Pope Benedict XVI does not maintain that interesting insights and good intentions cannot be found among non-Catholics. On the contrary, he is a great believer in dialogue and mutual study. However, mutual study is the business of human beings while salvation is the business of God.
The actual redeeming truth is the truth upheld by the Catholic Church. This statement wasn't taken well by many of the West's non-Catholic Christian churches. Ostensibly, there is no surprise here, because what according to him is the whole truth is in their view a deviation from the truth.
After all, the founders of the Protestant churches maintained that the Catholic Church was a corrupt organization that distorted and falsified the messiah's message, and that its head is, if not Satan himself, certainly his loyal servant.
As each religion believes in absolute truth, its own truth, they cannot reach a middle ground on matters of faith. At most they can treat each other civilly.
Yet the response to the pope's statement did not express religious dissent, but rather, it expressed shock at his actually taking a position. In today's western world telling the truth is analogous to using bad language in a respectable society. Just as everyone knows why the bride is getting married, one mustn't be rude by saying it out loud.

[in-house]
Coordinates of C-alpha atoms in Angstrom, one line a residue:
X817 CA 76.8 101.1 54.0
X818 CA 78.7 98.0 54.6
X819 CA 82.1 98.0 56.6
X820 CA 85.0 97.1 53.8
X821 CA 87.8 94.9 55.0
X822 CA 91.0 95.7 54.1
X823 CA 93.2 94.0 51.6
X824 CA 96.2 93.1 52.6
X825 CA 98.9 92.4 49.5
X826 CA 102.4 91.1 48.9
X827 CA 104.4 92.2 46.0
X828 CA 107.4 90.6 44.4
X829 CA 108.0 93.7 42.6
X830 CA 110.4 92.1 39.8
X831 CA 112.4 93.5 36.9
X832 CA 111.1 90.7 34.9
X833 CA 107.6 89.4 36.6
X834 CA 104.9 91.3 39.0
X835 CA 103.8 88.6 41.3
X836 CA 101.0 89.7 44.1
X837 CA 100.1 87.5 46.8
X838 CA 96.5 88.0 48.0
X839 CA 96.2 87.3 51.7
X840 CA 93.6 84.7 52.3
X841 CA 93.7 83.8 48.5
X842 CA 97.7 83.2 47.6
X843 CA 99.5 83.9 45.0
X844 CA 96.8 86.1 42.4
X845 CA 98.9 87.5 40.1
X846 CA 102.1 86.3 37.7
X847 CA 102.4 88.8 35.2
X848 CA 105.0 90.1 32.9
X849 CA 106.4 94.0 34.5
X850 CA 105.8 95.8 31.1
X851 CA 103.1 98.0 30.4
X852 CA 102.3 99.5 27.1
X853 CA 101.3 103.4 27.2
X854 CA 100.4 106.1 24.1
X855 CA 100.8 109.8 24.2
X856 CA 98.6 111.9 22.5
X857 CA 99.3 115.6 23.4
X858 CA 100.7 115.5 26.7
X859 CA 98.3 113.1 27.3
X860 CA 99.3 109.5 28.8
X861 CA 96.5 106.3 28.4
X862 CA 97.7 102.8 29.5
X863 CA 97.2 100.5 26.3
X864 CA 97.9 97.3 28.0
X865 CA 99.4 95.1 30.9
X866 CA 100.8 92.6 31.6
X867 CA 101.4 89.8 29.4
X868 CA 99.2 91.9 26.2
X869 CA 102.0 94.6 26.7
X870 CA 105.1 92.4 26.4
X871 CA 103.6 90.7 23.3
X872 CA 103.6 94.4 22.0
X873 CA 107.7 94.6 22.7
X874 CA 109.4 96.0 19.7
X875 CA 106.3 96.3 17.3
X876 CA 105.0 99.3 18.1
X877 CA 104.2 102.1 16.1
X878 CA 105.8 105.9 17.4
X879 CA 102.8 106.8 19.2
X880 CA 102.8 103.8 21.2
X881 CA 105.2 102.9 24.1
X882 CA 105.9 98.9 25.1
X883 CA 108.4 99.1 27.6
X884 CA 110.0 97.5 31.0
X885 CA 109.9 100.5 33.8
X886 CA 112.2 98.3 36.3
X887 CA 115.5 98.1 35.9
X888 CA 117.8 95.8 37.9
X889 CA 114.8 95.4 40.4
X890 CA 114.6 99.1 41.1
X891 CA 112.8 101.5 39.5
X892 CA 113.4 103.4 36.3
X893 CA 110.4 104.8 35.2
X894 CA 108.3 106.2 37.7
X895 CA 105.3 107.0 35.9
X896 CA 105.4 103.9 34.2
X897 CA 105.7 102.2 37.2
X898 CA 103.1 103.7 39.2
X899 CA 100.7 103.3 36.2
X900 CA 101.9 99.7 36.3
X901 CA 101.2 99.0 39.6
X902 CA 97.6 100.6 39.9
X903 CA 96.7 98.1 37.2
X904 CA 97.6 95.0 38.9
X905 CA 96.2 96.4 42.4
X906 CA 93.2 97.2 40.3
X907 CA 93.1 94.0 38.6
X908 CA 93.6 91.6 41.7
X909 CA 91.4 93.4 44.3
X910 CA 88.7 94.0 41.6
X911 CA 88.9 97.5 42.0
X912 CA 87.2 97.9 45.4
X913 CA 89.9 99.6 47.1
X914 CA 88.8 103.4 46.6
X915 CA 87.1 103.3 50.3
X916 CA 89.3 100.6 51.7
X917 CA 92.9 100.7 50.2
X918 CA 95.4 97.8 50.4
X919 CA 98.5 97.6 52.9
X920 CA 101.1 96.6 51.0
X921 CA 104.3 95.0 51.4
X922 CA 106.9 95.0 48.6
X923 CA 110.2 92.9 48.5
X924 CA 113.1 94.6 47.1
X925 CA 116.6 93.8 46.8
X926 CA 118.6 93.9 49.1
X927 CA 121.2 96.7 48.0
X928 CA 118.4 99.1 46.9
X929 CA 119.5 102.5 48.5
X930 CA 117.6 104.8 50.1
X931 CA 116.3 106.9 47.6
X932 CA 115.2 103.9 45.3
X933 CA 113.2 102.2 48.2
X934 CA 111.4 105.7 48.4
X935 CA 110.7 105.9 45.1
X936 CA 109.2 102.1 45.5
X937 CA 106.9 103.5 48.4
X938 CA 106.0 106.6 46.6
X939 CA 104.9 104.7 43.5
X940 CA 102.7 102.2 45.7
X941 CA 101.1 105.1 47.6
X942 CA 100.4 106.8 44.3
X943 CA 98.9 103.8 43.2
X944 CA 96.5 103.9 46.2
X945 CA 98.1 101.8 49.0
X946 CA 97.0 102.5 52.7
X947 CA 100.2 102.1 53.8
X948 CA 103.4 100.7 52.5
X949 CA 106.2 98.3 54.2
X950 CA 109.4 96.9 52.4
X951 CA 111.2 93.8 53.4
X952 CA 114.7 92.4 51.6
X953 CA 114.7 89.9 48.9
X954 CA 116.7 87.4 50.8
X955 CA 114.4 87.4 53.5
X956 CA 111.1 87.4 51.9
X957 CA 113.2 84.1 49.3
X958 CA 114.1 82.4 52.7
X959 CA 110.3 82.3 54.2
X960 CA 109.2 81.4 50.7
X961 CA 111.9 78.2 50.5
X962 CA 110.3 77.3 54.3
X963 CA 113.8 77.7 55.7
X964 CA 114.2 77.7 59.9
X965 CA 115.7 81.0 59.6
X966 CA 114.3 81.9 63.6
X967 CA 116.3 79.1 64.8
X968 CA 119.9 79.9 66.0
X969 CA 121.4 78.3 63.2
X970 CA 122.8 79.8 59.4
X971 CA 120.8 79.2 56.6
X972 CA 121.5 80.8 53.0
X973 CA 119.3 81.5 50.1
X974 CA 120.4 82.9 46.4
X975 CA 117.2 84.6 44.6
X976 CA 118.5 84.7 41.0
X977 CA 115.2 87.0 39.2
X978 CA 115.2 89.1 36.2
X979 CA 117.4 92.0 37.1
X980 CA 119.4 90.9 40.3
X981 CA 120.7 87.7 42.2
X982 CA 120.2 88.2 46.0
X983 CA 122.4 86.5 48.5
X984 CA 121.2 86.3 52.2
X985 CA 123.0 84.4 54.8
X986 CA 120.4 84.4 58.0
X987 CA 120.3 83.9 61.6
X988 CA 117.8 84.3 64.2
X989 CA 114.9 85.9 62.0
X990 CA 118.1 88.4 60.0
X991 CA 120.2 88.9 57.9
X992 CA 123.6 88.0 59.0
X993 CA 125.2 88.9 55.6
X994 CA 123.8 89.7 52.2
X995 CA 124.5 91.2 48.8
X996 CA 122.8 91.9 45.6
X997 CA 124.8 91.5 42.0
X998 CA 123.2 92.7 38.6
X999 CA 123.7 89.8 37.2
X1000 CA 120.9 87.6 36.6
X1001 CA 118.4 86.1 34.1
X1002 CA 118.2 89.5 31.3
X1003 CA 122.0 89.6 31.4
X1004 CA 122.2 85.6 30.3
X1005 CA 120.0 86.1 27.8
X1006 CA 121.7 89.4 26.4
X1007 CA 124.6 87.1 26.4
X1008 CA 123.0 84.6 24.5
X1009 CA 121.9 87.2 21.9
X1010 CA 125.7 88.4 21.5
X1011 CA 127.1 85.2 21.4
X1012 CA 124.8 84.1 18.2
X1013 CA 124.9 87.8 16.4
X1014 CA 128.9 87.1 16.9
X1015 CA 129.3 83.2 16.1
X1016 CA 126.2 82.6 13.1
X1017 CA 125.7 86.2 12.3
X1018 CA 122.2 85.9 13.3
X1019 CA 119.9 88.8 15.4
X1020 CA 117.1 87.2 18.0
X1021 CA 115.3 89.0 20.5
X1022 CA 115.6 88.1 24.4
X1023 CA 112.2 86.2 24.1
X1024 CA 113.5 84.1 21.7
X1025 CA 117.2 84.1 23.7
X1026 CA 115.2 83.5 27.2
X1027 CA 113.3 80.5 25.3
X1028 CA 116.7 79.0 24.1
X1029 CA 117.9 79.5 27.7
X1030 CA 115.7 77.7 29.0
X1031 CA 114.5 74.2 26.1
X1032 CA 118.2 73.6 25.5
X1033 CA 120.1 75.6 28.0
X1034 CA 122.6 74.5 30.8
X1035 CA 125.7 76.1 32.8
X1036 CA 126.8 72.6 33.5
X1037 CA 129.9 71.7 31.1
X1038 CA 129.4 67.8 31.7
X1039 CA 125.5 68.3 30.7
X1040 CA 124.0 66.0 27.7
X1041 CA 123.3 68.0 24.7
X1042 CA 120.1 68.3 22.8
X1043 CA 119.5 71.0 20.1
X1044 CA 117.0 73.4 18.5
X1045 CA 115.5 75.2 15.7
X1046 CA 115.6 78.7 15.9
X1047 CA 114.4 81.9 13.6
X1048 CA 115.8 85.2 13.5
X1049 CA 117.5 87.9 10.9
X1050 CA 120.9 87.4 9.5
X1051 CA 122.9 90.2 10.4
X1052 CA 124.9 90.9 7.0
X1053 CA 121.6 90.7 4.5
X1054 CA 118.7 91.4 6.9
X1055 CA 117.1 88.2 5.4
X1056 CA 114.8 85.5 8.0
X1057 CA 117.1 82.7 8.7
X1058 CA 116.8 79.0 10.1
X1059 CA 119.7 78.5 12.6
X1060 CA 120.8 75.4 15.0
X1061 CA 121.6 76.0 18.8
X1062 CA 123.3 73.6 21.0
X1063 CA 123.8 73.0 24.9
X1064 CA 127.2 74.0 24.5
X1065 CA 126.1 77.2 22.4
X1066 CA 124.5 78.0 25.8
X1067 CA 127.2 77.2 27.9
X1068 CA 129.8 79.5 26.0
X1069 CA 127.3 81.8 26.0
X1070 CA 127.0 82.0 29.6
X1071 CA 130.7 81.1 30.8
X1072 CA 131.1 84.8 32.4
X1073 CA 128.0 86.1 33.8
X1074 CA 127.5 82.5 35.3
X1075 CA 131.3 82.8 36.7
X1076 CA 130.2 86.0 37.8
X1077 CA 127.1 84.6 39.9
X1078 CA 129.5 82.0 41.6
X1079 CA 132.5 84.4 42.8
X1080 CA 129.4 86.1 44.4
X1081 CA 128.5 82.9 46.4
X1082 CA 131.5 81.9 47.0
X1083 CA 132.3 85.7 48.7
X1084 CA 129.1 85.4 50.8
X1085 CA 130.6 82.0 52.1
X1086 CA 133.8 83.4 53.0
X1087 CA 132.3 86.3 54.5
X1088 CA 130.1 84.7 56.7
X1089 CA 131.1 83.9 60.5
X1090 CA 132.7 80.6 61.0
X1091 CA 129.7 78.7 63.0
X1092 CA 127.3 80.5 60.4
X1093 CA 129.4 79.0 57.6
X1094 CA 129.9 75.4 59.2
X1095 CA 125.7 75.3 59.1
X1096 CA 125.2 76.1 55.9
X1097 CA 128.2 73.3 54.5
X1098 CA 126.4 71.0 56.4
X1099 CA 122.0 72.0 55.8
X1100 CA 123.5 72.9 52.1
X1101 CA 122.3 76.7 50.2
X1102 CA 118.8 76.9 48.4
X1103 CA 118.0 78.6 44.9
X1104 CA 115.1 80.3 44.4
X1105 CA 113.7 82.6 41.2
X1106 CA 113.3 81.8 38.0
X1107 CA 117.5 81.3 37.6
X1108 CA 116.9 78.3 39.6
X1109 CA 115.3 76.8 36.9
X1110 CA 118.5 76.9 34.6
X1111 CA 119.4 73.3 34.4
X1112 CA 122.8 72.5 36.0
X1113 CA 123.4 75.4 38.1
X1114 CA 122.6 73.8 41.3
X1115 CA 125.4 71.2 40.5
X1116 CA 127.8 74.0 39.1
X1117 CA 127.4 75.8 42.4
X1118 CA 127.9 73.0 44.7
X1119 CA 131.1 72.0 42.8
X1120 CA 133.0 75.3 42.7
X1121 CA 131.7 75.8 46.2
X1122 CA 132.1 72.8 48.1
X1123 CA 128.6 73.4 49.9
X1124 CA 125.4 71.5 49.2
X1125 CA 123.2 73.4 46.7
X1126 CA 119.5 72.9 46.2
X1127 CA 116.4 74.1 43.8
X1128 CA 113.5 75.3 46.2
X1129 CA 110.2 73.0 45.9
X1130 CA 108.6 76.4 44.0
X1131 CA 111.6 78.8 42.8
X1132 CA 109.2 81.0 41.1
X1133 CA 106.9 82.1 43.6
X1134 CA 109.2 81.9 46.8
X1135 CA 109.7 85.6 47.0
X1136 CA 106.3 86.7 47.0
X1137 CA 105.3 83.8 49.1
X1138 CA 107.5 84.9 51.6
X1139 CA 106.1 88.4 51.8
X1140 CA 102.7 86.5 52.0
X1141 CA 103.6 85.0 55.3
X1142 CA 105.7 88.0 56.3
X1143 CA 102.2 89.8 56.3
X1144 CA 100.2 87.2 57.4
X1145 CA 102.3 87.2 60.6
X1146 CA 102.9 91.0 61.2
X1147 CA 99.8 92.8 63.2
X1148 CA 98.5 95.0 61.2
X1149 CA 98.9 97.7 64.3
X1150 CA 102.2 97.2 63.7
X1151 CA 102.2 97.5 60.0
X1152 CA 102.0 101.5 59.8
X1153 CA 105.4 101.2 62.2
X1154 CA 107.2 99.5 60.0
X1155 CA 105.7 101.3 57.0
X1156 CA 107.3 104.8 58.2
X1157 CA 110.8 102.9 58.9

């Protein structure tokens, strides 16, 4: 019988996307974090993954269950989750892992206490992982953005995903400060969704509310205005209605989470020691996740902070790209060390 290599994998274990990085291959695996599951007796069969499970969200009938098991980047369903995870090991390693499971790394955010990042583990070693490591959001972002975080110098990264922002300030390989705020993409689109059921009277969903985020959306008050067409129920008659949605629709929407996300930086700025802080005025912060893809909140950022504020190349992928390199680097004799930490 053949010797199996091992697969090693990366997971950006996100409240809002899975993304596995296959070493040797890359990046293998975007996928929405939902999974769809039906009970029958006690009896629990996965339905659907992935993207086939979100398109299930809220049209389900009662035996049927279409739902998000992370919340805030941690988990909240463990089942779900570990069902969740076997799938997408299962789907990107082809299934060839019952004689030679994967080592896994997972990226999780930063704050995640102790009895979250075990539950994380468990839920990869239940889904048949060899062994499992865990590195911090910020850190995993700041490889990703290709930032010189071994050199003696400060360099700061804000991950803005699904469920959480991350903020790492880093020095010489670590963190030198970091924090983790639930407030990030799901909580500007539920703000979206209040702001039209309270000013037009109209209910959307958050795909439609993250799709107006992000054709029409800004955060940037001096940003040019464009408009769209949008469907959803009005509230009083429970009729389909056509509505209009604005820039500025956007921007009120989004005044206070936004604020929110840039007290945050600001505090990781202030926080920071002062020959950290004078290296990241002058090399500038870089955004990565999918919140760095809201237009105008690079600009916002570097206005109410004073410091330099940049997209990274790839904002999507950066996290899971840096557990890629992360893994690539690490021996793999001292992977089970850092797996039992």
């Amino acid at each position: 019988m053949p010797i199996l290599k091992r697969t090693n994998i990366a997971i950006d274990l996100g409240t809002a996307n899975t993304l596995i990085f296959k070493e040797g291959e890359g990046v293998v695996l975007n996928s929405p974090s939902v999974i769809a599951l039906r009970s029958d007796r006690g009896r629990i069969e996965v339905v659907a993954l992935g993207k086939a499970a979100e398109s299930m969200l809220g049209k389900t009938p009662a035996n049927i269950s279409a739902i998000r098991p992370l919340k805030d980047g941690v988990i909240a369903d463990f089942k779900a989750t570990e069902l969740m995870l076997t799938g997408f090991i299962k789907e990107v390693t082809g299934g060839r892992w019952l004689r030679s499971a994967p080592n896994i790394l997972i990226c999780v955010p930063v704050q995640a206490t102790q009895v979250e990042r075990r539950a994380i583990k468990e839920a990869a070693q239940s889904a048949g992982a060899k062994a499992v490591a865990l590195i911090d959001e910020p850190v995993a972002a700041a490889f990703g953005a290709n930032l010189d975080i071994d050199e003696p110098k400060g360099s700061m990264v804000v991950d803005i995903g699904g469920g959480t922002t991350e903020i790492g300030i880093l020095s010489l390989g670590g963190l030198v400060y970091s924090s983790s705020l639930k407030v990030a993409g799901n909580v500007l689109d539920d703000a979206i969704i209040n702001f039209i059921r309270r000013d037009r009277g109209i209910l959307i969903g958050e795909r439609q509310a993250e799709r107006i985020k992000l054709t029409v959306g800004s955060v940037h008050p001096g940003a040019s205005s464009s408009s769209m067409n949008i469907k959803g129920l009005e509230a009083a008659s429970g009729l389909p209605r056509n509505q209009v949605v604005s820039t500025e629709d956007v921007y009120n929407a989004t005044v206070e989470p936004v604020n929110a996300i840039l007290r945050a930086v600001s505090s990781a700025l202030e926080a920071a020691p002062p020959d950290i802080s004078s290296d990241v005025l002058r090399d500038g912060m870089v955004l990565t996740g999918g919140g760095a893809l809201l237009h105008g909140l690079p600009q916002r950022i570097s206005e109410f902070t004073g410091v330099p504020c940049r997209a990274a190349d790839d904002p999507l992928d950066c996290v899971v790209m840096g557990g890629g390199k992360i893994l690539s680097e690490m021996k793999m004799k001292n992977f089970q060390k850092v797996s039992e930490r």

Politicians never tell the truth
Telling the truth is offensive and hurts others' feelings; it is inconsiderate. In public one is better off speaking entirely in clichés that everyone can identify with. I respect you and you respect me.
And why do we respect each other? Not because we really respect each other's views, but rather, because we all lack opinions; because no one has taken a real stance. Instead, they resort to beauty pageant expressions such as the desire to achieve world peace and international and interracial understanding.
What is so disturbing about this trend of smoothing things over gracefully is not the transformation of an inter-religion dialogue into a dubious farce in which all sides create saccharine versions of their religious stances (versions that have nothing whatsoever to do with what these people say among themselves). After all, if the alternative is a religious war, perhaps saccharine lies are preferable.
The problem is that not telling the truth has become an affliction that has spread throughout western society. Public figures refrain from saying things as they are. No more blood, sweat, toil and tears speeches.
The truth is always likely to offend someone. We had rather cover them with thick layers of sanctimonious nonsense – "a Jewish and democratic State," "two states for two peoples," "peace and security," "social justice." These are empty words and nothing more. Everyone knows that the words are hollow and that the politicians will never, but never, tell the truth.
Pope Benedict XVI is conservative. He believes in telling the truth – to the Muslims, to the Protestants and to those in doubt. This is not an absolute truth. It is his truth. But at least we know where he stands. About how many of our elected figures can we say this?